The sole surviving work attributed to him is Polycarp’s letter to the Philippians, a mosaic of references to the Greek Scriptures, preserved in Irenaeus’ account of Polycarp’s life. It, and an account of The Martyrdom of Polycarp that takes the form of a circular letter from the church of Smyrna to the churches of Pontus, form part of the collection of writings Roman Catholics term “The Apostolic Fathers” to emphasize their particular closeness to the apostles in Church traditions. Outside of the Book of Acts which contains the death of Saint Stephen, the Martyrdom is considered one of the earliest genuine accounts of a Christian martyrdom, and is one of the very few genuine accounts from the actual age of the persecutions.

Papias of Hierapolis 70-155 AD

According to Irenaeus, Polycarp was a companion of Papias, another “hearer of John” as Irenaeus interprets Papias’ testimony, and a correspondent of Ignatius of Antioch. Ignatius addressed a letter to him, and mentions him in his letters to the Ephesians and to the Magnesians.

Irenaeus regarded the memory of Polycarp as a link to the apostolic past. He relates how and when he became a Christian, and in his letter to Florinus stated that he saw and heard Polycarp personally in lower Asia. In particular, he heard the account of Polycarp’s discussion with John and with others who had seen Jesus. Irenaeus also reports that Polycarp was converted to Christianity by apostles, was consecrated a bishop, and communicated with many who had seen Jesus. He repeatedly emphasizes the very great age of Polycarp.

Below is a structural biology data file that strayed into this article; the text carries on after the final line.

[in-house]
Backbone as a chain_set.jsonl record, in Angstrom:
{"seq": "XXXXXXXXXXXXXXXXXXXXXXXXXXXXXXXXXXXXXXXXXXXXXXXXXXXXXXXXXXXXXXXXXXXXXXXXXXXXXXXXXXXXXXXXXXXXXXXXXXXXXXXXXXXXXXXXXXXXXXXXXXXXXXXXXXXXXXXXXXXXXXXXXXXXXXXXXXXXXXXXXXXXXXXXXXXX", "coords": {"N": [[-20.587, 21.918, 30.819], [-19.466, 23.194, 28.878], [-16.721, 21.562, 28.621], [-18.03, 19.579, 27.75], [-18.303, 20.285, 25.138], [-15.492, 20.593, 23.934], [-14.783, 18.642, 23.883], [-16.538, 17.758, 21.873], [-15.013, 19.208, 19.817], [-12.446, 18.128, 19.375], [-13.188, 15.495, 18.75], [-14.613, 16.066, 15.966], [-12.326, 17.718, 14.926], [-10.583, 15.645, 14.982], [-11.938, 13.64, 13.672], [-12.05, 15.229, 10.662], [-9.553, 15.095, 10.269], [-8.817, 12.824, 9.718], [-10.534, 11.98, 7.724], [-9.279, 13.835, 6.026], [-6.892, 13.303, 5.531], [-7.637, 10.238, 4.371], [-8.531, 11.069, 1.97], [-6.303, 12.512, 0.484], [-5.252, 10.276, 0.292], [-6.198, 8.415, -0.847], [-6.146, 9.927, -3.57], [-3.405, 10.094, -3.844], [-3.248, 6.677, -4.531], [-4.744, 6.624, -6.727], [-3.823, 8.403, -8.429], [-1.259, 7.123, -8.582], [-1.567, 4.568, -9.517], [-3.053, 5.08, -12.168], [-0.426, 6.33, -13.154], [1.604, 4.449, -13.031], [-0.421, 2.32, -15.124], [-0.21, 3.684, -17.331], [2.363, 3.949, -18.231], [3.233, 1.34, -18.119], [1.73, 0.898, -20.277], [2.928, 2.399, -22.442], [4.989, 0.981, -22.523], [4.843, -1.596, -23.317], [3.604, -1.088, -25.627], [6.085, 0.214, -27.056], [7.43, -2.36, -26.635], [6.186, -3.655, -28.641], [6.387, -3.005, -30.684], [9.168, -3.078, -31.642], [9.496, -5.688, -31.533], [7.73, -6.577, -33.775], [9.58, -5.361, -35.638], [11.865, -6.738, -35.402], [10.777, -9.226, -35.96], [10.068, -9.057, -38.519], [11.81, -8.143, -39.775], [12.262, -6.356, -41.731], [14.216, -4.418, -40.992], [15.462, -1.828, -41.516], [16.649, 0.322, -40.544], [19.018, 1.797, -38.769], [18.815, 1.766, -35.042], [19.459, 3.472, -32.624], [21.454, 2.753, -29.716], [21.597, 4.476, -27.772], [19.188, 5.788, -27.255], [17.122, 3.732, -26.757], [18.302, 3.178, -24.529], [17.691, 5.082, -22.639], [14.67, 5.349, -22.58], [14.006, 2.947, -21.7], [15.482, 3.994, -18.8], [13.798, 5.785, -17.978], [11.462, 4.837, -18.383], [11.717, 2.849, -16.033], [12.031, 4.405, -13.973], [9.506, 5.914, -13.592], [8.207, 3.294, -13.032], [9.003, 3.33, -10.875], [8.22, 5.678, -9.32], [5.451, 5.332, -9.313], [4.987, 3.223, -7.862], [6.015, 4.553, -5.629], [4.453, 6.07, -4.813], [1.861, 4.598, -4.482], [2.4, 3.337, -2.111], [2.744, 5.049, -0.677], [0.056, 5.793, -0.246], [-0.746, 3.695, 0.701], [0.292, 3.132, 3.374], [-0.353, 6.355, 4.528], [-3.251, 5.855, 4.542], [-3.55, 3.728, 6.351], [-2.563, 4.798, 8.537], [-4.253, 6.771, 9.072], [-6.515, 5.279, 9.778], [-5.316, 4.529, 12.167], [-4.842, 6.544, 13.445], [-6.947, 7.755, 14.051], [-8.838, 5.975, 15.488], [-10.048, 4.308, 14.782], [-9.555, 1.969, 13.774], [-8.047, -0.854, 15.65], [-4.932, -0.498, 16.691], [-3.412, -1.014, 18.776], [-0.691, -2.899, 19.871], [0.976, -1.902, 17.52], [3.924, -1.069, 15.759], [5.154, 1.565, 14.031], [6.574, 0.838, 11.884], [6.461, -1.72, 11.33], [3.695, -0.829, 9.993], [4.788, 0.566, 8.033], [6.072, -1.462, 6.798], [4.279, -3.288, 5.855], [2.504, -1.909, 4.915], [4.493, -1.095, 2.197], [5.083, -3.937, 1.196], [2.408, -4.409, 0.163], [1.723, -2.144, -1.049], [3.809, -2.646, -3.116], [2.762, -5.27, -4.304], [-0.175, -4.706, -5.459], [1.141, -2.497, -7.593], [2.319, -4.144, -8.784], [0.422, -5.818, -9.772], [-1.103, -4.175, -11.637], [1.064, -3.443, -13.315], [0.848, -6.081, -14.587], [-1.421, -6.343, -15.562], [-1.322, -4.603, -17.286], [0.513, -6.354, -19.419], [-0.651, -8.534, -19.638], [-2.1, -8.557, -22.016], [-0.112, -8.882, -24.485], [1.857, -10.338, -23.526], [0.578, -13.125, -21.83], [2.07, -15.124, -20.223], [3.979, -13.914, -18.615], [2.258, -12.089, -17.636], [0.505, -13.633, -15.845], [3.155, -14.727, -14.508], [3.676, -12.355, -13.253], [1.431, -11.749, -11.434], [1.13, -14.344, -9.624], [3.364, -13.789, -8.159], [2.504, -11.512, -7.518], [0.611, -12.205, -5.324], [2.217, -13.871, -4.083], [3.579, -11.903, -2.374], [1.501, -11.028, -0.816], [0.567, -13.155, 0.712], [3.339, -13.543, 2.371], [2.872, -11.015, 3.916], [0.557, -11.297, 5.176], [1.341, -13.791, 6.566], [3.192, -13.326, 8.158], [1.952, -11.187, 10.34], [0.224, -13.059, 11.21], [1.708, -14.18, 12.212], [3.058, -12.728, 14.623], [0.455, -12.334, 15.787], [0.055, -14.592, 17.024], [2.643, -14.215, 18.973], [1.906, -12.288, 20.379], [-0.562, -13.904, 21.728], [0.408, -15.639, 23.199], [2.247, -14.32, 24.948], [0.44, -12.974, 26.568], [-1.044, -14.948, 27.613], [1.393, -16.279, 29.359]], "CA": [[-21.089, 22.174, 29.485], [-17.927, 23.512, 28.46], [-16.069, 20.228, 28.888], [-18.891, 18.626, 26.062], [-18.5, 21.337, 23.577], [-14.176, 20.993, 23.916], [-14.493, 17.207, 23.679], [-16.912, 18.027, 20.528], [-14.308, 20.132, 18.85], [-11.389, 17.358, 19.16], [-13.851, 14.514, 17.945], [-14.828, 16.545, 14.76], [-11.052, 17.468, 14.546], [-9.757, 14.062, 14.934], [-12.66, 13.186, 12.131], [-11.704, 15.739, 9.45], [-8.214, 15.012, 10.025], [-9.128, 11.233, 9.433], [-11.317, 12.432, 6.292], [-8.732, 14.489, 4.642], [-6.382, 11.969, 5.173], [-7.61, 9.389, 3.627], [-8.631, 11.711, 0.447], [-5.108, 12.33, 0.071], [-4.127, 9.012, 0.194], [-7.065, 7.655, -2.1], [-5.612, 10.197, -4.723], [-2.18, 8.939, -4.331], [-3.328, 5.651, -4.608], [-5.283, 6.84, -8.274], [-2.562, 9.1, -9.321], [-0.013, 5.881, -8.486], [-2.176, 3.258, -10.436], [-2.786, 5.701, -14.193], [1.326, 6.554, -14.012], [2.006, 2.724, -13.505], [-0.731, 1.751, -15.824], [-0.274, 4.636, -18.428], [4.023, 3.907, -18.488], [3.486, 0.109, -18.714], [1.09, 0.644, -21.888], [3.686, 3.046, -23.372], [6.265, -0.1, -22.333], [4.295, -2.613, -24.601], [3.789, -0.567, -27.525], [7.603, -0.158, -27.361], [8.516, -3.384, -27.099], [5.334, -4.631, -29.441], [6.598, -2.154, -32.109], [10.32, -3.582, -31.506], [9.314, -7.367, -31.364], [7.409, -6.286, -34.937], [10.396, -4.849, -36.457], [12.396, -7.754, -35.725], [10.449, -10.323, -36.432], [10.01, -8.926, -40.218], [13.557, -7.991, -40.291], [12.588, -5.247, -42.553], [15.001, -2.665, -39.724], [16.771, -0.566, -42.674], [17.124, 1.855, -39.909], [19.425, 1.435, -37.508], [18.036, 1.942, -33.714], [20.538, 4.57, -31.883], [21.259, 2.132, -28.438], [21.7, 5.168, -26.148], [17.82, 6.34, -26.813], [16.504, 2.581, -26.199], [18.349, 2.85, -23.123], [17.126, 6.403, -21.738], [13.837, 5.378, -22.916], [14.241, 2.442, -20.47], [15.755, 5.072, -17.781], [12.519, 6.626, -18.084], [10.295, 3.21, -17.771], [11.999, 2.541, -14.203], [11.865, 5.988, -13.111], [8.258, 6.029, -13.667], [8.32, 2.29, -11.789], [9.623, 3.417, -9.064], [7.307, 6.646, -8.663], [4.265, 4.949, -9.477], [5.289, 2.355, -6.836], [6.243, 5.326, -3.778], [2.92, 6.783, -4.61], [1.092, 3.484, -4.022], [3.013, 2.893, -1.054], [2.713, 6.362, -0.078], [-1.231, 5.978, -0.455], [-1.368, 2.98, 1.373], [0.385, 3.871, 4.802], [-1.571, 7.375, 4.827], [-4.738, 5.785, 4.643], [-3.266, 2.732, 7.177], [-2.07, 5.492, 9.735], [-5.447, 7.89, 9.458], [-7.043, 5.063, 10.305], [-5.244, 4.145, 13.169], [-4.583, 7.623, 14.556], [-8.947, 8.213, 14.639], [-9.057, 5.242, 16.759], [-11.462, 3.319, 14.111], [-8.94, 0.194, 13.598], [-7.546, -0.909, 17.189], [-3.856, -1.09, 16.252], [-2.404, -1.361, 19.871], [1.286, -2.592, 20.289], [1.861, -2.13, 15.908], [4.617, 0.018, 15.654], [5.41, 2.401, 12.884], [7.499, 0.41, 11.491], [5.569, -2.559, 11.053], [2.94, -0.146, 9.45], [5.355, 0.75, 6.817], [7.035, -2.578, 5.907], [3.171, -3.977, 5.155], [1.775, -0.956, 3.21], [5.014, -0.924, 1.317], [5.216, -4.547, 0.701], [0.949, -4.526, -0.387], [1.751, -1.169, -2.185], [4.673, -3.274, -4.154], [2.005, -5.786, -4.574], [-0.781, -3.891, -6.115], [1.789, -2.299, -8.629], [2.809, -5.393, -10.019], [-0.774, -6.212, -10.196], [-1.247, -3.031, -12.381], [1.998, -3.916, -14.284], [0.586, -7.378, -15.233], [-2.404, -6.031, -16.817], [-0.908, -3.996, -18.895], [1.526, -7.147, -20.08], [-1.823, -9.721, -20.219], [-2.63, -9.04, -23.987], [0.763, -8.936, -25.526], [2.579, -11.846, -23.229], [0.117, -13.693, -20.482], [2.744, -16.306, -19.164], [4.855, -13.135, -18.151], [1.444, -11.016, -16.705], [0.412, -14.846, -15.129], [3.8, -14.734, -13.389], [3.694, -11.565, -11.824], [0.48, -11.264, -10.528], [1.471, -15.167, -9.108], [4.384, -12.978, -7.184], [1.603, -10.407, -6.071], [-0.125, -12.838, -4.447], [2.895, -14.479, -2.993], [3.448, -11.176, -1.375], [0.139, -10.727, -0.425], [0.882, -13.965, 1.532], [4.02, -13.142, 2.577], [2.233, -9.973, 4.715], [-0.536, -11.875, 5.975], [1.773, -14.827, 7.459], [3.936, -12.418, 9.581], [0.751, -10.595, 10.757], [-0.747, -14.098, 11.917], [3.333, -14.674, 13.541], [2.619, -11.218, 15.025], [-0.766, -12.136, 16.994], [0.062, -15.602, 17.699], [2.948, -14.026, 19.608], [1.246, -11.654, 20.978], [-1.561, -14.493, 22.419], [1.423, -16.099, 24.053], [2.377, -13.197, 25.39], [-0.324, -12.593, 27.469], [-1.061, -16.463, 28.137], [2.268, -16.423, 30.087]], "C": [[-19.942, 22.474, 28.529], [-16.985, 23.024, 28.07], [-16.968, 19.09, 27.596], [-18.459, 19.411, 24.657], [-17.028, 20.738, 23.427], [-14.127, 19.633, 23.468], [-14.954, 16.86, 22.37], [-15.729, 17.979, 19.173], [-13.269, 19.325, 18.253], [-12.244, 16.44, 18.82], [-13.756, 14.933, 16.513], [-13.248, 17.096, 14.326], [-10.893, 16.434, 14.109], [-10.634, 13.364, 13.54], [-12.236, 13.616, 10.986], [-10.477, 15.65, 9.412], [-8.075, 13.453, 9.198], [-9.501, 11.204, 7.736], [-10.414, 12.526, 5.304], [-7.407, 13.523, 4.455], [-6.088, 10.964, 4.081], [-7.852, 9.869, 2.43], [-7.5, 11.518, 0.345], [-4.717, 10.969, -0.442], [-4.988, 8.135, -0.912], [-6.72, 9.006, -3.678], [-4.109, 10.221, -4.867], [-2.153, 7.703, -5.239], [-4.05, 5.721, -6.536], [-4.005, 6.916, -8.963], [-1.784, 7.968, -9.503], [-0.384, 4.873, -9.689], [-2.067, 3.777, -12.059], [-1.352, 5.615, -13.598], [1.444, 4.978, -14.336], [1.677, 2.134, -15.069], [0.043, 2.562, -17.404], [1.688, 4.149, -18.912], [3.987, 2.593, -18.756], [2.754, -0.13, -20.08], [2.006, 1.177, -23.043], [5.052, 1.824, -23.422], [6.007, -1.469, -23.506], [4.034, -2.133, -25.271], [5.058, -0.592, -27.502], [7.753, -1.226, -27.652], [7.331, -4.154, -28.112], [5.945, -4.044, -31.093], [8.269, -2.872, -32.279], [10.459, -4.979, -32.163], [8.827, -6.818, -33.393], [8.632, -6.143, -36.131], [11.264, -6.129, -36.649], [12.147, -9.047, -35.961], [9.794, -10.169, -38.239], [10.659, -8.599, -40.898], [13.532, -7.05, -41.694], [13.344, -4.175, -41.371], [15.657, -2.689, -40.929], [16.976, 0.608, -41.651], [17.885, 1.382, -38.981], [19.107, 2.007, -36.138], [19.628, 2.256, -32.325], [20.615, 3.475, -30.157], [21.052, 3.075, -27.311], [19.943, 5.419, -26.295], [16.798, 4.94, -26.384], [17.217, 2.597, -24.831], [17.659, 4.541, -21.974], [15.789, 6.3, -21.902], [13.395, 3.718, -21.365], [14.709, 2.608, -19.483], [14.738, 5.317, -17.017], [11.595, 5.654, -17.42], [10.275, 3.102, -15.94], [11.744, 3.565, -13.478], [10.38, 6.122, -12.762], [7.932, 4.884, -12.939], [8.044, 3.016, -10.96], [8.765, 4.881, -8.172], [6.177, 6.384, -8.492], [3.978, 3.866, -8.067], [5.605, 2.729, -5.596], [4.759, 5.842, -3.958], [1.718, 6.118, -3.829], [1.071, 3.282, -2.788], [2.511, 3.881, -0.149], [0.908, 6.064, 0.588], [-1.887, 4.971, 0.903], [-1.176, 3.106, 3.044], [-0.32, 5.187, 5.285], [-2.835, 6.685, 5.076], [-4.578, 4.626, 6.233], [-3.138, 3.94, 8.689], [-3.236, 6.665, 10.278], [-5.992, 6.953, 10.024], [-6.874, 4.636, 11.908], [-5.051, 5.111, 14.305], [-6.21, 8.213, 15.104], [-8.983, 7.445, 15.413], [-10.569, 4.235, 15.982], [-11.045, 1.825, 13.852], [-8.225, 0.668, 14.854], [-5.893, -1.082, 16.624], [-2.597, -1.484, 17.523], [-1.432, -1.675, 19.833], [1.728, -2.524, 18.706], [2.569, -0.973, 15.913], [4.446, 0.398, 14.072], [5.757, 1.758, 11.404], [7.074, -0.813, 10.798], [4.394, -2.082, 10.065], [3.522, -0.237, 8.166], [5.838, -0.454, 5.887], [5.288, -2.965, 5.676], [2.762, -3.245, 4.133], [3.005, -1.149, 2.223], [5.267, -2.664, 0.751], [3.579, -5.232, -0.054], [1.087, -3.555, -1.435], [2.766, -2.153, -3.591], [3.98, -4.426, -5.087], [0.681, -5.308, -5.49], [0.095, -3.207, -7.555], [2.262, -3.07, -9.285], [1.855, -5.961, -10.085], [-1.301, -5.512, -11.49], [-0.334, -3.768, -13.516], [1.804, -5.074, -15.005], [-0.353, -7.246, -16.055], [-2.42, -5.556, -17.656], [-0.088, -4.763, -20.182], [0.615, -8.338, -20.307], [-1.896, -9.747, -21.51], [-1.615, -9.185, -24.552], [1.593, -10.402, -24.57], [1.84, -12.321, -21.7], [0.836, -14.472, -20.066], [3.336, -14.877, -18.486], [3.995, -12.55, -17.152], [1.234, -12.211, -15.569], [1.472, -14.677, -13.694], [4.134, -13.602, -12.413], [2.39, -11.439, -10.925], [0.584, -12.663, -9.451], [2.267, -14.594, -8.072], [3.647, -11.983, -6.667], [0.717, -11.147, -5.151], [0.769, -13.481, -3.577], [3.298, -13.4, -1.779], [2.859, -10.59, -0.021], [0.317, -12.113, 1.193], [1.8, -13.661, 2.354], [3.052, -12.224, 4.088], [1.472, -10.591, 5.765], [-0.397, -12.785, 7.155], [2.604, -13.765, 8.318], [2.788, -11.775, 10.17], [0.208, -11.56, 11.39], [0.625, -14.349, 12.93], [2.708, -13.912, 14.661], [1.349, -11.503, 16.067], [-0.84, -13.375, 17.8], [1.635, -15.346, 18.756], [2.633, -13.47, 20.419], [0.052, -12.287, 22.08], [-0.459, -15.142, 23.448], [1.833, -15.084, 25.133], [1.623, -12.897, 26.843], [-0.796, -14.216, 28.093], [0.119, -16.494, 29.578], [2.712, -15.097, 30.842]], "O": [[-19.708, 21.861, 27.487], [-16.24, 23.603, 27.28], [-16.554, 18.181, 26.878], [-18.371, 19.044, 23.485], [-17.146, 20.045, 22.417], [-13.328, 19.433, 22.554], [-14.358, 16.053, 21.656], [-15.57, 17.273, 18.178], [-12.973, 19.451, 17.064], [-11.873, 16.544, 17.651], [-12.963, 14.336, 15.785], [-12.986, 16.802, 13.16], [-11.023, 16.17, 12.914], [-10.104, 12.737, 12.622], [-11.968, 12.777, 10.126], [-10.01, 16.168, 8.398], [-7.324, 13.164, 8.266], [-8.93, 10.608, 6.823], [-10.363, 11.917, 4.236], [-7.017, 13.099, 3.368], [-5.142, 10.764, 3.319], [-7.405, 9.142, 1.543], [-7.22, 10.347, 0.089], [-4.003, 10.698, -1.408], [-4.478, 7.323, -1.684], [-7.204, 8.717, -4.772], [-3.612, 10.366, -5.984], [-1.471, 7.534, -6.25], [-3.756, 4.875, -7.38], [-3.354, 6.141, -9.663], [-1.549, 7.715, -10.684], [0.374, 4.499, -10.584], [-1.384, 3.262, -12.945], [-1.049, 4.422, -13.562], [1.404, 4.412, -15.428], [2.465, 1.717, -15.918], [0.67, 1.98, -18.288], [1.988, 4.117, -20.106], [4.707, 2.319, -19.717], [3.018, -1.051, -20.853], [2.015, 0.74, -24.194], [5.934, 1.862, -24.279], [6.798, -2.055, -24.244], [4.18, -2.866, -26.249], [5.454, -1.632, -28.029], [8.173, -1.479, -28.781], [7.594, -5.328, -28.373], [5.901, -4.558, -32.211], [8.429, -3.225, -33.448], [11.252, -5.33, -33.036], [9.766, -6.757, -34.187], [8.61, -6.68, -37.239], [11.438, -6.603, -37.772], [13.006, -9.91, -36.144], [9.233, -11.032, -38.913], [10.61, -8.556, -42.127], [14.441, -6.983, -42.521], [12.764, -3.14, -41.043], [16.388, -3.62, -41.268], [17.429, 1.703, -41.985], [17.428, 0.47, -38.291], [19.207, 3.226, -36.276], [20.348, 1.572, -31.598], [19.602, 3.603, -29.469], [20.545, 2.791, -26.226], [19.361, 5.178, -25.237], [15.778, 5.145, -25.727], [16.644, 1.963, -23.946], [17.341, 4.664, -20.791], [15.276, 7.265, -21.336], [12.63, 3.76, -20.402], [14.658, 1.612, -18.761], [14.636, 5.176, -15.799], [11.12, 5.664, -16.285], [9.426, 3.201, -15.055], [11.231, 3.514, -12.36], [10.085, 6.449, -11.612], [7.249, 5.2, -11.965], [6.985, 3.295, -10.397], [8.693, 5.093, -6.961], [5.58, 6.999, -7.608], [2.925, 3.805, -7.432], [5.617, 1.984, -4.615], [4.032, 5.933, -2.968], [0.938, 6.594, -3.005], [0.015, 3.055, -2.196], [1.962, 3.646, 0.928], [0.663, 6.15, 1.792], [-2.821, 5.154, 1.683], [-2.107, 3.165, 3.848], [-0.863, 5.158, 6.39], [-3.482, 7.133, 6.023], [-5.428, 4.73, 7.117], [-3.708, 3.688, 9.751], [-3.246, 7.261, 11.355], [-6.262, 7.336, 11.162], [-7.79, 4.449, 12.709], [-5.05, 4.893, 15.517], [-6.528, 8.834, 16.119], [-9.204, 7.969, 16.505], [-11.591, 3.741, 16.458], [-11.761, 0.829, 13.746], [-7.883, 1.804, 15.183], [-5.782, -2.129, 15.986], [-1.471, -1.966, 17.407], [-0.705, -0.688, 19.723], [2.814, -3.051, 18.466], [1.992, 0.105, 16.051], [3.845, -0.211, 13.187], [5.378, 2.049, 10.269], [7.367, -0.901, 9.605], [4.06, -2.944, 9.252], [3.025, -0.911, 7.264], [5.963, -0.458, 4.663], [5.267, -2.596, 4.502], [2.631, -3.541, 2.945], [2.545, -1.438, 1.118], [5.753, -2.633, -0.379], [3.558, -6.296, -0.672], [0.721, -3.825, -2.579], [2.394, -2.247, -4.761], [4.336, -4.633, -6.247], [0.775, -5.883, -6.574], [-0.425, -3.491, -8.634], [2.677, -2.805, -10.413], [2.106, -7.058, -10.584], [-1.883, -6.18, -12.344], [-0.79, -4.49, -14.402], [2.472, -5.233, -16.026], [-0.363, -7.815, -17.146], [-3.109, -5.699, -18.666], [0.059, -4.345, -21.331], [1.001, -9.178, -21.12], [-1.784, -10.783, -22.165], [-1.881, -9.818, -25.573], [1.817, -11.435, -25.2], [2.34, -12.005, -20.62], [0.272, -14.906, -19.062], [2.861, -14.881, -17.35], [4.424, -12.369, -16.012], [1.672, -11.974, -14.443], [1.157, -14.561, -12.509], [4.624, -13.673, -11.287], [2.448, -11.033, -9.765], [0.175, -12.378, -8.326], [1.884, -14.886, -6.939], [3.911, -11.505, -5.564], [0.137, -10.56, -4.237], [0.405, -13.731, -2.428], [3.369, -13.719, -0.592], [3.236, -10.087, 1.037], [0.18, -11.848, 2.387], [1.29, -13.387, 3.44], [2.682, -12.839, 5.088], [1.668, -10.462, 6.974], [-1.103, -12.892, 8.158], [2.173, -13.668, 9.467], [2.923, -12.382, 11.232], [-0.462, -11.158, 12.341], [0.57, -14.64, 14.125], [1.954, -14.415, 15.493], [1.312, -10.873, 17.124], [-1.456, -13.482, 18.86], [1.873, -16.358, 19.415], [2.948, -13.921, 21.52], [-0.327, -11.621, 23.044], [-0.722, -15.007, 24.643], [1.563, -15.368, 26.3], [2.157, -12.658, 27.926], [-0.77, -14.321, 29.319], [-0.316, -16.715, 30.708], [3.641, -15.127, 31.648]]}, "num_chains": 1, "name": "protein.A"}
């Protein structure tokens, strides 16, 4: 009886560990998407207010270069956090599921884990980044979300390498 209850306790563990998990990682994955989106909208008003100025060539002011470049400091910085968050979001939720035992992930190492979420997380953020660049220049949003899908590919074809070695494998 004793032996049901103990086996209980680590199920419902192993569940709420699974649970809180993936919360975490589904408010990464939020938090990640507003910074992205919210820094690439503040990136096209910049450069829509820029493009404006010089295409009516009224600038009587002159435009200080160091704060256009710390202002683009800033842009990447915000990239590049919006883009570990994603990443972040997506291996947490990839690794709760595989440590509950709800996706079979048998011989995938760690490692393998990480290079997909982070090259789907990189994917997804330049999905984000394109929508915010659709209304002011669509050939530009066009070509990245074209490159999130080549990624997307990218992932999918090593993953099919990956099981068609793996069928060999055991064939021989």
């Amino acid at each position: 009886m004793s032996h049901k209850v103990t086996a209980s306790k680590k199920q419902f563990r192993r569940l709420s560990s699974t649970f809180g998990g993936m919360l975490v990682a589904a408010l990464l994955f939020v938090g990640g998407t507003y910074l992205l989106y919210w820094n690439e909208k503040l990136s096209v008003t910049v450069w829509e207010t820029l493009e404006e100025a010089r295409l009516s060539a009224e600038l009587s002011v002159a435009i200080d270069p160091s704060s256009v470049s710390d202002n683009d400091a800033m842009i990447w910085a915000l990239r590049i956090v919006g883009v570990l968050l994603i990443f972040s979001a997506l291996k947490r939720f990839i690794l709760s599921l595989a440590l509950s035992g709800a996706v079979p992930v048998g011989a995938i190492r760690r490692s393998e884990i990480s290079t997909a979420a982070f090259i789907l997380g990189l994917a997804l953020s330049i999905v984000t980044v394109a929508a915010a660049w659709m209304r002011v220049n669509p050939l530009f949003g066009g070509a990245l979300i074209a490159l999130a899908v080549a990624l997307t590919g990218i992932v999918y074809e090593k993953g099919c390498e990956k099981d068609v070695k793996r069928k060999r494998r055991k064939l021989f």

The Legacy of Polycarp

Polycarp occupies an important place in the history of the early Christian Church.

He is among the earliest Christians whose writings survive. Saint Jerome wrote that Polycarp was a “disciple of the apostle John and by him ordained bishop of Smyrna”. He was an elder of an important congregation which was a large contributor to the founding of the Christian Church. He is from an era whose orthodoxy is widely accepted by Eastern Orthodox Churches, Oriental Orthodox Churches, Church of God groups, Sabbatarian groups, mainstream Protestants and Catholics alike. According to David Trobisch, Polycarp may have been the one who compiled, edited, and published the New Testament. All of this makes his writings of great interest.